One of my all-time favorite movies is Monsoon Wedding. It gets more beautiful, more powerful with each viewing, not less. Little things that I could not possibly have noticed the first go round start to surface and enrich the flavor of the whole movie. There are some things that I flatly did not understand until I had seen it a few times. There are themes that flourished best only upon multiple views.
In a more plotty/characterization sense, Lucky Number Slevin is like this as well. The story has more facets once you know the mystery’s end. Gosford Park also, in a lesser way.
I find new things to love even about Disney’s Mulan, which was always my favorite, and becomes more so every time I watch it.
The problem with this is that if they don’t catch you the first time, you’ll never give them that second or third look that they truly, truly deserve. Which is a terrible pity. They may take some patience.
     4. Truth or Hope (preferably both)
Stories that don’t give up hope on important things (family, marriage, truth, honesty, purpose, reason, charity, kindness in the face of cruelty, etc.) really resonate with me. That isn’t at all to say that the story can’t be dark, painful, or even utterly devastating in some ways (John Hersey’s The Wall was about the Warsaw Ghetto, and very painful), but there has to be something more than darkness and pain.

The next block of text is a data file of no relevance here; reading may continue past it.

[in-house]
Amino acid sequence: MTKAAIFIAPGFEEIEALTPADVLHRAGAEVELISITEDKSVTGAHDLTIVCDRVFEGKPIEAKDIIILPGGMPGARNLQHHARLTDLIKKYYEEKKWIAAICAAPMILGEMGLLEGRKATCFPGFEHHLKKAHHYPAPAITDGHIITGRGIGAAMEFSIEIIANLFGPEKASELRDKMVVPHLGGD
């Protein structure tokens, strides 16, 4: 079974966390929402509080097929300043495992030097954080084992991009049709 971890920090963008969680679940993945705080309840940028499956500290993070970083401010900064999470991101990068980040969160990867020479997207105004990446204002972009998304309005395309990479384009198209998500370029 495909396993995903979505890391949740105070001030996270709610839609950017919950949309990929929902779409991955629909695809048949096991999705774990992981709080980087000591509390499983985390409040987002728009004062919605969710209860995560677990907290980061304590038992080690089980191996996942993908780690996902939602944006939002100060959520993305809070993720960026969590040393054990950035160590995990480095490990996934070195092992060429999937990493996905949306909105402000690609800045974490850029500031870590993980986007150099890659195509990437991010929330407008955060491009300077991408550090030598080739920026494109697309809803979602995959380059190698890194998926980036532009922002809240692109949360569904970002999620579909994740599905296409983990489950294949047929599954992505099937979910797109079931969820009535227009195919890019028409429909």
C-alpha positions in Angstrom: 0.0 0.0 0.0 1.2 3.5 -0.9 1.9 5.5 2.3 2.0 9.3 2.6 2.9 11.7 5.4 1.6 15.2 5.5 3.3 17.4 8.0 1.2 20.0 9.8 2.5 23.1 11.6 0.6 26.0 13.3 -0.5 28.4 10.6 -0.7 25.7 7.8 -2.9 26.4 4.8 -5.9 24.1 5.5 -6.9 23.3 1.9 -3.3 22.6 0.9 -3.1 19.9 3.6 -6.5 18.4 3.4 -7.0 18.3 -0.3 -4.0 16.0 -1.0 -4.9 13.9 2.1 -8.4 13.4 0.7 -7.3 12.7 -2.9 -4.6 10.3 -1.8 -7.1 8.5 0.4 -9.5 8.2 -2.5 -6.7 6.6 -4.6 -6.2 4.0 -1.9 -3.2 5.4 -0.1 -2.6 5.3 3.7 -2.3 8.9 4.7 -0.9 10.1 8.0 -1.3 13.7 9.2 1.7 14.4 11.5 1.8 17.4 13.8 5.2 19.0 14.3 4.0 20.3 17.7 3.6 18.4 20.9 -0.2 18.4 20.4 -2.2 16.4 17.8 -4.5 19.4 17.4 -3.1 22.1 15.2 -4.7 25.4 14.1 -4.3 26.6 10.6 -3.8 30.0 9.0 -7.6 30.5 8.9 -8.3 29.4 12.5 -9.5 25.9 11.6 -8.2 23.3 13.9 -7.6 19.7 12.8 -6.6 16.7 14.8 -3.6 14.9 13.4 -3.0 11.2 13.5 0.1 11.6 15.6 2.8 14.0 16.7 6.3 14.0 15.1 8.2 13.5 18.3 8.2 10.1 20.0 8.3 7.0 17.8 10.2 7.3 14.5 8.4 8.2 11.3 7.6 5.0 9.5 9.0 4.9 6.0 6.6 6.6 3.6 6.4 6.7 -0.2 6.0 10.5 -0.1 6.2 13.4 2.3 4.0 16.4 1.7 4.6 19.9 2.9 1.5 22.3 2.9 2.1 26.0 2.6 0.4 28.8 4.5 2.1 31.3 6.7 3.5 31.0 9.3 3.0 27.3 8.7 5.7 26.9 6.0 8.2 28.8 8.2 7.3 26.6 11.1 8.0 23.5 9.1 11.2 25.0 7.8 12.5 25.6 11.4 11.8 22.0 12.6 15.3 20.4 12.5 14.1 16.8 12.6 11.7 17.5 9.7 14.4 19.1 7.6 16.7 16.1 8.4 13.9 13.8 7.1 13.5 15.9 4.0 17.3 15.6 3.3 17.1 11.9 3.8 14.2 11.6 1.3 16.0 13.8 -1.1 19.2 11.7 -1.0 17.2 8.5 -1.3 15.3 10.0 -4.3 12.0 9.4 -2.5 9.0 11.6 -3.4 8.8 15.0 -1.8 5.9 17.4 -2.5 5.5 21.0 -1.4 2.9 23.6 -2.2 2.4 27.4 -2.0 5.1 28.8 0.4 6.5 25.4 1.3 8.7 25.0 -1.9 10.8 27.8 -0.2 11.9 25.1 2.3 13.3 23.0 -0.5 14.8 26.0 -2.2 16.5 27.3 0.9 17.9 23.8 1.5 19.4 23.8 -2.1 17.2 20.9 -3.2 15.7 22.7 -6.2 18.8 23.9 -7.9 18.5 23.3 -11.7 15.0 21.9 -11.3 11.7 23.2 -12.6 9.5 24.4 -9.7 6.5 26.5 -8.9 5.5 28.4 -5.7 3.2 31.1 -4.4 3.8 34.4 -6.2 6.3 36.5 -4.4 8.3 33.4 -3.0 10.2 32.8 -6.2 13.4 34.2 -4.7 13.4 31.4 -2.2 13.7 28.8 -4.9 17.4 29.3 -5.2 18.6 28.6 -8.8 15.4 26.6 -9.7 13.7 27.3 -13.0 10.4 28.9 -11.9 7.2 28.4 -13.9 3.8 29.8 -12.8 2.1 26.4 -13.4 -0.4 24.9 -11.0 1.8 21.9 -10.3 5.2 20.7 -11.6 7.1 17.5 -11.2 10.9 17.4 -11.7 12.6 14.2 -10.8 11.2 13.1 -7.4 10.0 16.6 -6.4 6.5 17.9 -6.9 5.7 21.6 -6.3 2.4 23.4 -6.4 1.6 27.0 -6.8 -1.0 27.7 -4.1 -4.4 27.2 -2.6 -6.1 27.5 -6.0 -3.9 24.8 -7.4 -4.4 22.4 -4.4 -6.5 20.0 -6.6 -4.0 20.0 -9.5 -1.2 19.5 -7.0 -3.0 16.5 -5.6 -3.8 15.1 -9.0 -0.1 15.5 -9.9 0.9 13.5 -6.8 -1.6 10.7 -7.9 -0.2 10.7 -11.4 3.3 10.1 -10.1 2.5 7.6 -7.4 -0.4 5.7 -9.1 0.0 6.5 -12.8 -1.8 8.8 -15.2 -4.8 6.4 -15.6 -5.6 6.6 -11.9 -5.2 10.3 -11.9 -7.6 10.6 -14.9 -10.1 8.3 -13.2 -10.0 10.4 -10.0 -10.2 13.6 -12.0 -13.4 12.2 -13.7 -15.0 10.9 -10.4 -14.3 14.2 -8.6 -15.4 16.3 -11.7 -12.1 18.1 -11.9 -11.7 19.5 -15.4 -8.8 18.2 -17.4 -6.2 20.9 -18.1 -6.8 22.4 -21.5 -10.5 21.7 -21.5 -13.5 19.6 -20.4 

I remember a book where rich truths are communicated, not heavy-handedly or preachily, of course, but innately enmeshed in a good story with fantastic characters. If you have the latter two elements, I think the former will usually come of its own accord. It sort of can’t help it.
The trouble here is that we don’t always agree on these things. Someone else might roll their eyes at what I find profound, and I might shake my head at what they view as hopeful. I am not a relativist–I hold my beliefs with conviction–but people absolutely have different worldviews, and that will naturally impact what they find meaningful, or what they view as valid and hopeful…sometimes in ways that matter, and sometimes in ways that really are trivial. Quite apart from this, our personal experiences are going to have a lot to do with what resonates and matters in this arena.
But as long as any given author sticks to their guns and doesn’t bend their characters, purpose and plot against the true grain of the story, I’m pretty sure the truth will out–in one way or another.